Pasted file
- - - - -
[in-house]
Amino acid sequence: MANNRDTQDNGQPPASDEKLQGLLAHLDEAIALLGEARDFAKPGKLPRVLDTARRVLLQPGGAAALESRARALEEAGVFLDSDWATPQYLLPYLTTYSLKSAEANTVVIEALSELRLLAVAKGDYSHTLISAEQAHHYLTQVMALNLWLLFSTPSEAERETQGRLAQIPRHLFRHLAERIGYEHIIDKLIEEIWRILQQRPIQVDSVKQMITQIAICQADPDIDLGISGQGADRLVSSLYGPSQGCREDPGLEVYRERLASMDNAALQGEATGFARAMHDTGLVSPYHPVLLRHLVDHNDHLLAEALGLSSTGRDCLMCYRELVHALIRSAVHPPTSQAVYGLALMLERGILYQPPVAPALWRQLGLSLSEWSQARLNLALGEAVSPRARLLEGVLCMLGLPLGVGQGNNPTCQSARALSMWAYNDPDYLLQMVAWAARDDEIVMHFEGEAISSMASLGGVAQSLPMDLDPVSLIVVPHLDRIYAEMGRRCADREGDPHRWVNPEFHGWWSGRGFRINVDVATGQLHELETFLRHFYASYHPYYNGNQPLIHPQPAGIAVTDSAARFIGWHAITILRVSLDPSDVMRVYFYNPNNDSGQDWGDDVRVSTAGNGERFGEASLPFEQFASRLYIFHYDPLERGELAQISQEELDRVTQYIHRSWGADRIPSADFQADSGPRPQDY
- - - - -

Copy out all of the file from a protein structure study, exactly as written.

[in-house]
Amino acid sequence: MANNRDTQDNGQPPASDEKLQGLLAHLDEAIALLGEARDFAKPGKLPRVLDTARRVLLQPGGAAALESRARALEEAGVFLDSDWATPQYLLPYLTTYSLKSAEANTVVIEALSELRLLAVAKGDYSHTLISAEQAHHYLTQVMALNLWLLFSTPSEAERETQGRLAQIPRHLFRHLAERIGYEHIIDKLIEEIWRILQQRPIQVDSVKQMITQIAICQADPDIDLGISGQGADRLVSSLYGPSQGCREDPGLEVYRERLASMDNAALQGEATGFARAMHDTGLVSPYHPVLLRHLVDHNDHLLAEALGLSSTGRDCLMCYRELVHALIRSAVHPPTSQAVYGLALMLERGILYQPPVAPALWRQLGLSLSEWSQARLNLALGEAVSPRARLLEGVLCMLGLPLGVGQGNNPTCQSARALSMWAYNDPDYLLQMVAWAARDDEIVMHFEGEAISSMASLGGVAQSLPMDLDPVSLIVVPHLDRIYAEMGRRCADREGDPHRWVNPEFHGWWSGRGFRINVDVATGQLHELETFLRHFYASYHPYYNGNQPLIHPQPAGIAVTDSAARFIGWHAITILRVSLDPSDVMRVYFYNPNNDSGQDWGDDVRVSTAGNGERFGEASLPFEQFASRLYIFHYDPLERGELAQISQEELDRVTQYIHRSWGADRIPSADFQADSGPRPQDY